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The hype of aging in place -- so bad for so many

The articles and tech industry focus on ‘aging in place’ and fear. And it’s not unlike the ‘I’ve Fallen and I can’t Get Up’ fear. AARP fuels it with survey results (77% of the 50+ want to age in place). Free-lance writers follow up with an Aging in Place story citing the survey. It capitalizes on the recent CES with a laundry list of tech offerings that could help with fears -- like sensors, medication management, motion sensors and smart watches to mitigate fear of falling. And AARP helps add brand recognition to the term ‘Age Tech’ with a collaborative of companies at the Nexus of Longevity and Technology to deal with health issues and mitigate fear.  But wait…

What if aging in place is media-fueled, but bad long-term for many (most) people? What could go wrong?  Perhaps aging will be solo – no spouse, partner, children or nearby siblings.  Perhaps it will be in a rural area, on a property with considerable land, but no nearby services. Perhaps it will be in a home that needs ‘age-proofing’ -- a large house with stairs, no nearby relatives and no first-floor bedroom. Perhaps that retrofit is not affordable. Perhaps the house is old and requires significant maintenance. Perhaps the grounds are too much to mow, plow or traverse up or down. 

Who should be worried – it’s not those aged 50-65. The odds are good these days that the 50-65 are still working and can afford where they live.  AARP’s 50+ segmentation misrepresents who is really worried about 'aging in place' – and that means 65+ and (way) beyond. They could worry about a too-big house they can’t sell. A house they can't maintain, but panic about leaving -- they too read the same hype. So they stick it out, reading the upbeat stories in Fortune and then not-so-upbeat articles in Time Magazine (with its insulting title). They have high hopes about AgeTech -- how it will help them stay in their homes. If they can afford it, they buy suites of sensors to help -- otherwise their families, ever-optimistic, spend the money. They are hopeful about the new technology designed to help them.

Finally, the struggle to stay independent, aging in place, gets to be too much. Home care agencies are contacted, transportation providers of rides to-from appointments arrive, food is delivered, and other services are brought in. The numbers of care recipients in home care, senior living, and adult day services has likely crossed 5 million by now. The number of home care providers is exploding due to demand, much of it from people who should be in senior living or nursing homes but they (or their families) are too stubborn or lack the cash to make the move. So the average move-in age to assisted living is 85 – and the majority of residents are women, now exhausted by living alone. They look forward to eating meals with others, served by others. Many will say they should have moved earlier. Contrast that with the home care recipient. She is also an aging woman – and the only person she meets during an average day is the worker. But she is 'aging in place.'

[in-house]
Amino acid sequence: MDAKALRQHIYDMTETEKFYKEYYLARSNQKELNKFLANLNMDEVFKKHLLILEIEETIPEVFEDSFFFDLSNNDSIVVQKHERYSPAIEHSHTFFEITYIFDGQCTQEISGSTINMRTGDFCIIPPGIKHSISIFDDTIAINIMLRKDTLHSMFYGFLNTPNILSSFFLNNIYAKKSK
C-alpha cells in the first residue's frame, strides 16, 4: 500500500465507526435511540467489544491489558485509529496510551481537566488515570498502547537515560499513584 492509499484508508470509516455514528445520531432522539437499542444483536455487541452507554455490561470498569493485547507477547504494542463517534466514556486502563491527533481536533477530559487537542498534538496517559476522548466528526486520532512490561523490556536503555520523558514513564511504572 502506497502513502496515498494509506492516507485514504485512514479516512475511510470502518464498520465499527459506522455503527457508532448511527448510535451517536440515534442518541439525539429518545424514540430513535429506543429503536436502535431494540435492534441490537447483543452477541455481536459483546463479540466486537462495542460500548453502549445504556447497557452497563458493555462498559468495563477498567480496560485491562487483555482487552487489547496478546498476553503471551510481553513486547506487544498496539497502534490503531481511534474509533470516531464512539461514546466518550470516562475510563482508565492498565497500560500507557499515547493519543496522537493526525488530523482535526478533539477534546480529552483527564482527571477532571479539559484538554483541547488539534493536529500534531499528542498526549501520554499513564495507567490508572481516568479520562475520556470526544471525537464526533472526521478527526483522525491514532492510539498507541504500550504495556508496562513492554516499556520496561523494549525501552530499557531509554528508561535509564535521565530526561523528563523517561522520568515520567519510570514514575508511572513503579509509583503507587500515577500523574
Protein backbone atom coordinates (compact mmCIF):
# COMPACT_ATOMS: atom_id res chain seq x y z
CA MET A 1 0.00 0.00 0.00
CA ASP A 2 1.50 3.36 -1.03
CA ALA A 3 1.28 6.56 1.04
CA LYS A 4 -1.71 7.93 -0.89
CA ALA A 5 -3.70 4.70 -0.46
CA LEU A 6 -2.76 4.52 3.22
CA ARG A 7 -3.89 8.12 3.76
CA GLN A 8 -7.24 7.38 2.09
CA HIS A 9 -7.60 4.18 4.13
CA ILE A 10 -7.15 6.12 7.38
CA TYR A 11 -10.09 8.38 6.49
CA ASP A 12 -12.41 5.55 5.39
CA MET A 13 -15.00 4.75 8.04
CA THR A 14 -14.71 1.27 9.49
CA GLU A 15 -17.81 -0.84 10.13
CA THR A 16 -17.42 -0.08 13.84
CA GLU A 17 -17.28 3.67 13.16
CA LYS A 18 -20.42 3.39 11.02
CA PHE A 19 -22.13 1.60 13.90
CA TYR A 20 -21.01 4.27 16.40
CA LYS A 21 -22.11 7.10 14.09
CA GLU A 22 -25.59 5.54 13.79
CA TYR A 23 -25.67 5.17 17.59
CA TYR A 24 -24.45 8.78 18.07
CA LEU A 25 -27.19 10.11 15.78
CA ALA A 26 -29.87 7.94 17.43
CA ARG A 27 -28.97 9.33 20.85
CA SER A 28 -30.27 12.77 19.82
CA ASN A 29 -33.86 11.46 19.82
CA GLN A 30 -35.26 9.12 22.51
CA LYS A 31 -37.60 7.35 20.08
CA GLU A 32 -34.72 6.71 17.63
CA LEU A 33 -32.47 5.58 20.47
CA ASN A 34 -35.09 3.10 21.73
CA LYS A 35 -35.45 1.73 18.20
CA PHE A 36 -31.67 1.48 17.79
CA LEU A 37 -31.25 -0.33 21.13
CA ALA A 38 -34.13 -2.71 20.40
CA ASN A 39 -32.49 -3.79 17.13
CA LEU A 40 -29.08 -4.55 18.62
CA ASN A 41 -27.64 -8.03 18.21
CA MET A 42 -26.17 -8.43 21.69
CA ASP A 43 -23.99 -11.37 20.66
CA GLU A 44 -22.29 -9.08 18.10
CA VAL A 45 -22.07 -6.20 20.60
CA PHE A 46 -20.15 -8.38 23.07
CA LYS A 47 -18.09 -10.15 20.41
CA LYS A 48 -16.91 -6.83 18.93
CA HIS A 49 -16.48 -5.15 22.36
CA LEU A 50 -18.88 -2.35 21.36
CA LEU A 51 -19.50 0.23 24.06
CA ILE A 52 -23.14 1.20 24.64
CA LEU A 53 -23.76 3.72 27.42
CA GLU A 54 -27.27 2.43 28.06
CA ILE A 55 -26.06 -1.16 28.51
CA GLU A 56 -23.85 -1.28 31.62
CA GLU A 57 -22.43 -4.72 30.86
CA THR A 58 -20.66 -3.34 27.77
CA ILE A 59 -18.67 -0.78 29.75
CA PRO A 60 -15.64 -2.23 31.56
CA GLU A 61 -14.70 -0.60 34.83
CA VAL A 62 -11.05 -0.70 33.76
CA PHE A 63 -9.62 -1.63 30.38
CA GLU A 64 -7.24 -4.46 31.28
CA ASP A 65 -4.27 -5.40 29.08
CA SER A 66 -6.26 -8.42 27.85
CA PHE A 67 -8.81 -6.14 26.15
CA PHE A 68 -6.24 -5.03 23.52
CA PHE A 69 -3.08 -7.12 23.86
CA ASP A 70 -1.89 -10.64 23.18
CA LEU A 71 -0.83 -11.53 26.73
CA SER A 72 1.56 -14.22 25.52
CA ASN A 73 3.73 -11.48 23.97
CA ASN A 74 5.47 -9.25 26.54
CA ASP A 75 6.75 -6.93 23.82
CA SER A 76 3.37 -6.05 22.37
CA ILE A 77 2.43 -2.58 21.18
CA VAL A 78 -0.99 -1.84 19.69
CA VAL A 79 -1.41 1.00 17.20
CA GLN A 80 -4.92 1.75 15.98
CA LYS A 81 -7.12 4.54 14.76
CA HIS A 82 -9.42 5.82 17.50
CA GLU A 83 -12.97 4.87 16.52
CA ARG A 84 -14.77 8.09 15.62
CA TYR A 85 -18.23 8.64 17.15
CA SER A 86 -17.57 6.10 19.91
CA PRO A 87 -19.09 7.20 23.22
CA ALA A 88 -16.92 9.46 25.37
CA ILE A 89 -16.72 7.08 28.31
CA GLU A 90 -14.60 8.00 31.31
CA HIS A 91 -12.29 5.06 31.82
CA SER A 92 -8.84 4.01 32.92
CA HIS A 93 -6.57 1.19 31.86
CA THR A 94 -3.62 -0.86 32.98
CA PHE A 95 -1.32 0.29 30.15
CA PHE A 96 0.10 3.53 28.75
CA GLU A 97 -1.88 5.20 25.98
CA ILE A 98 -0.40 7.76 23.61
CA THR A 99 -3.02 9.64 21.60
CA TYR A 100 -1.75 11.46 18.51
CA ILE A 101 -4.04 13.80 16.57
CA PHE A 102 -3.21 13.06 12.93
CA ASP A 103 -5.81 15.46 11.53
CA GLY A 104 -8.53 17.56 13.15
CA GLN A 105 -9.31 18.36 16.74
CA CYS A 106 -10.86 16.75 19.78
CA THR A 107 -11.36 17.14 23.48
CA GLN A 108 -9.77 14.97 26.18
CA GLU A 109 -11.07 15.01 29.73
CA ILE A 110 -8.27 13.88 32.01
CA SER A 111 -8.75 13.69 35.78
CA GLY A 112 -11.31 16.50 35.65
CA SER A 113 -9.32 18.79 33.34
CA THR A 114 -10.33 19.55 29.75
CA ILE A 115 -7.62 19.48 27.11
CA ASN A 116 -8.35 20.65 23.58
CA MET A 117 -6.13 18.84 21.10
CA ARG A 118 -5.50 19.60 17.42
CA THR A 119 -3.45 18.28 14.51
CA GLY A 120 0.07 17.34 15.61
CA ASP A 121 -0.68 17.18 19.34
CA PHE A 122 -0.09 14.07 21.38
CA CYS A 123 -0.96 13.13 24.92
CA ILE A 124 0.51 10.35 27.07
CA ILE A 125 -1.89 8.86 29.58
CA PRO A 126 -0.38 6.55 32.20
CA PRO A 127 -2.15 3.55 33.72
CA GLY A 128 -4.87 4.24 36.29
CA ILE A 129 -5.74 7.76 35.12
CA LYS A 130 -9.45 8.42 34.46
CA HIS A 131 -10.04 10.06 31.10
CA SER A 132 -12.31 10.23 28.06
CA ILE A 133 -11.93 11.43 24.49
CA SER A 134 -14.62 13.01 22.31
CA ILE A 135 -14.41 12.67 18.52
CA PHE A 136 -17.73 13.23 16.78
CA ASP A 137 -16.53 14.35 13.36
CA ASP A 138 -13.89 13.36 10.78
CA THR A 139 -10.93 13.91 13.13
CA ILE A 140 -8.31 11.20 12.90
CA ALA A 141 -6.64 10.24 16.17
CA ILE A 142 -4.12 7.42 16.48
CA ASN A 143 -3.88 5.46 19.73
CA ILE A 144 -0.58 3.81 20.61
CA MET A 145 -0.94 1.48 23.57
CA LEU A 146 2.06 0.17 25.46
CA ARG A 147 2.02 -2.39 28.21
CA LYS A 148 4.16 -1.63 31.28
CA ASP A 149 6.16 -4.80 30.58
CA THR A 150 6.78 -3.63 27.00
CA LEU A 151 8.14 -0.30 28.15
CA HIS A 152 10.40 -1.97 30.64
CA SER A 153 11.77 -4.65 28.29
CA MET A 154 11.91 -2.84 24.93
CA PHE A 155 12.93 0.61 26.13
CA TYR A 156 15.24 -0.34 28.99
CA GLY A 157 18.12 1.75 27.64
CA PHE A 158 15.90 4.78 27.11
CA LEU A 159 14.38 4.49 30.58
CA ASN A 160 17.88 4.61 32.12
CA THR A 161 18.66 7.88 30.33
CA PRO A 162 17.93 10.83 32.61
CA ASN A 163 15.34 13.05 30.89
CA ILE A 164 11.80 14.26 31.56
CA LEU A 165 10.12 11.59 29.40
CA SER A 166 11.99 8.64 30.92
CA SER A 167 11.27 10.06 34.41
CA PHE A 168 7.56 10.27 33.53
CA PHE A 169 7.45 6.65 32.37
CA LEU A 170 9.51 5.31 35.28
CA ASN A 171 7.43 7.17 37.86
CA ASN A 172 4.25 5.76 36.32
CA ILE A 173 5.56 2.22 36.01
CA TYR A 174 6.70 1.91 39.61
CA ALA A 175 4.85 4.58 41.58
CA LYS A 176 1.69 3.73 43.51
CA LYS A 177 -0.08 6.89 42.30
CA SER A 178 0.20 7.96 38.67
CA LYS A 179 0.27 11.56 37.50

Thank you for this important column.  Aging in Place could be, became very lonely for my mother, even though she was living in our downstairs apartment in the 1990s. Her life changed for the better after we moved her to the Windsor Elms, which provided mom with more activities, more scope to move about, and even new friends (wonderful volunteers and staff). They made her part of a more active social life, one that I could not have matched, as a househusband with a young child in school and a part-time professional product design career, living just upstairs.  None of the current tech-based solutions could have done what the people - residents and staff - provided. 

Thanks for sharing Laurie. As a caregiver to my stepmother for five years before her passing, it was a REAL learning experience! Multidimensional and certainly complex to navigate for all. Appreciate your continued insight and sharing.

Interesting perspective. Thanks for posting.

As an Aging/Living-in-Place Consultant, with degrees in #Gerontology and #OccupationalTherapy, I practice a person-centred approach.